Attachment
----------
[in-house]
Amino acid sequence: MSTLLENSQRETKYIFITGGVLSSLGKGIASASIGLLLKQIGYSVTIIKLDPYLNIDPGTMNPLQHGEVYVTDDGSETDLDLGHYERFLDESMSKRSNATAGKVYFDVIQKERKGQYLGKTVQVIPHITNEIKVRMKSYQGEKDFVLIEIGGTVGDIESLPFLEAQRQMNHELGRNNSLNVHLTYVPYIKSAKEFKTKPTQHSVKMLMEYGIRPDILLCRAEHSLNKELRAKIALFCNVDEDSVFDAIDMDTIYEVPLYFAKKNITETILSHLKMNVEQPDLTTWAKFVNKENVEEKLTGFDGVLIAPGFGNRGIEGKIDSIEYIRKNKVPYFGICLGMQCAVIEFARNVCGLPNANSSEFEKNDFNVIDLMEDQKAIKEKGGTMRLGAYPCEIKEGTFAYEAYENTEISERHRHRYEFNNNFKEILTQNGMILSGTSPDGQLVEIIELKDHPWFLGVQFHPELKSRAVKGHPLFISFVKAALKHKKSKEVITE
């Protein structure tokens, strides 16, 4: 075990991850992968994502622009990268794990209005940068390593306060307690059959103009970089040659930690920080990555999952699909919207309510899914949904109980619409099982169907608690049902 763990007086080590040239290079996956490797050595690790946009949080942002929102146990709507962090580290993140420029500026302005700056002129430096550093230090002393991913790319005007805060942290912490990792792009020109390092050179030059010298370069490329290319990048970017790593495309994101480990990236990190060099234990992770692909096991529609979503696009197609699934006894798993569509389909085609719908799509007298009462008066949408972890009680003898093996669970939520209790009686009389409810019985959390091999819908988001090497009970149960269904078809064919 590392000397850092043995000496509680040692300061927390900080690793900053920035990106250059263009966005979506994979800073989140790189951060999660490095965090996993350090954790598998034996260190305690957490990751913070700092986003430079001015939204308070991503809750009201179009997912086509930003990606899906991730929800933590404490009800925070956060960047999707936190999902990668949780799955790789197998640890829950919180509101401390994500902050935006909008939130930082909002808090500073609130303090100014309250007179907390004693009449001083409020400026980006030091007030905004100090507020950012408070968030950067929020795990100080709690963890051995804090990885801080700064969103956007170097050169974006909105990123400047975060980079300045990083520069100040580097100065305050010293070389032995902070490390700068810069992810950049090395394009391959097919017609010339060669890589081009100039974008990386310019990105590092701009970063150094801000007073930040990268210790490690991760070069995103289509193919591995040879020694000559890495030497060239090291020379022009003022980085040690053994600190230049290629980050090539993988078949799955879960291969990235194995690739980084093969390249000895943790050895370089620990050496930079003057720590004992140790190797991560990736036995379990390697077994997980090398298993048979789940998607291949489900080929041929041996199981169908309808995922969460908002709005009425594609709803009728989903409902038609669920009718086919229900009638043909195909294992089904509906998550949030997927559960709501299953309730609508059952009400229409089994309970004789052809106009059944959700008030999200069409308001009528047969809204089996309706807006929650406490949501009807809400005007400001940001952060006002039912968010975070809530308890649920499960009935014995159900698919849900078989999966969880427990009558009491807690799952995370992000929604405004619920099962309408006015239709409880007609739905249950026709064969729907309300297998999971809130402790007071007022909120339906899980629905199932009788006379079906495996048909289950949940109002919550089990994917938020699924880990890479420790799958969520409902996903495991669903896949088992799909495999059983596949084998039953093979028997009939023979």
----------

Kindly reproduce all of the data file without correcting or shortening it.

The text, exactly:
[in-house]
Amino acid sequence: MSTLLENSQRETKYIFITGGVLSSLGKGIASASIGLLLKQIGYSVTIIKLDPYLNIDPGTMNPLQHGEVYVTDDGSETDLDLGHYERFLDESMSKRSNATAGKVYFDVIQKERKGQYLGKTVQVIPHITNEIKVRMKSYQGEKDFVLIEIGGTVGDIESLPFLEAQRQMNHELGRNNSLNVHLTYVPYIKSAKEFKTKPTQHSVKMLMEYGIRPDILLCRAEHSLNKELRAKIALFCNVDEDSVFDAIDMDTIYEVPLYFAKKNITETILSHLKMNVEQPDLTTWAKFVNKENVEEKLTGFDGVLIAPGFGNRGIEGKIDSIEYIRKNKVPYFGICLGMQCAVIEFARNVCGLPNANSSEFEKNDFNVIDLMEDQKAIKEKGGTMRLGAYPCEIKEGTFAYEAYENTEISERHRHRYEFNNNFKEILTQNGMILSGTSPDGQLVEIIELKDHPWFLGVQFHPELKSRAVKGHPLFISFVKAALKHKKSKEVITE
């Protein structure tokens, strides 16, 4: 075990991850992968994502622009990268794990209005940068390593306060307690059959103009970089040659930690920080990555999952699909919207309510899914949904109980619409099982169907608690049902 763990007086080590040239290079996956490797050595690790946009949080942002929102146990709507962090580290993140420029500026302005700056002129430096550093230090002393991913790319005007805060942290912490990792792009020109390092050179030059010298370069490329290319990048970017790593495309994101480990990236990190060099234990992770692909096991529609979503696009197609699934006894798993569509389909085609719908799509007298009462008066949408972890009680003898093996669970939520209790009686009389409810019985959390091999819908988001090497009970149960269904078809064919 590392000397850092043995000496509680040692300061927390900080690793900053920035990106250059263009966005979506994979800073989140790189951060999660490095965090996993350090954790598998034996260190305690957490990751913070700092986003430079001015939204308070991503809750009201179009997912086509930003990606899906991730929800933590404490009800925070956060960047999707936190999902990668949780799955790789197998640890829950919180509101401390994500902050935006909008939130930082909002808090500073609130303090100014309250007179907390004693009449001083409020400026980006030091007030905004100090507020950012408070968030950067929020795990100080709690963890051995804090990885801080700064969103956007170097050169974006909105990123400047975060980079300045990083520069100040580097100065305050010293070389032995902070490390700068810069992810950049090395394009391959097919017609010339060669890589081009100039974008990386310019990105590092701009970063150094801000007073930040990268210790490690991760070069995103289509193919591995040879020694000559890495030497060239090291020379022009003022980085040690053994600190230049290629980050090539993988078949799955879960291969990235194995690739980084093969390249000895943790050895370089620990050496930079003057720590004992140790190797991560990736036995379990390697077994997980090398298993048979789940998607291949489900080929041929041996199981169908309808995922969460908002709005009425594609709803009728989903409902038609669920009718086919229900009638043909195909294992089904509906998550949030997927559960709501299953309730609508059952009400229409089994309970004789052809106009059944959700008030999200069409308001009528047969809204089996309706807006929650406490949501009807809400005007400001940001952060006002039912968010975070809530308890649920499960009935014995159900698919849900078989999966969880427990009558009491807690799952995370992000929604405004619920099962309408006015239709409880007609739905249950026709064969729907309300297998999971809130402790007071007022909120339906899980629905199932009788006379079906495996048909289950949940109002919550089990994917938020699924880990890479420790799958969520409902996903495991669903896949088992799909495999059983596949084998039953093979028997009939023979």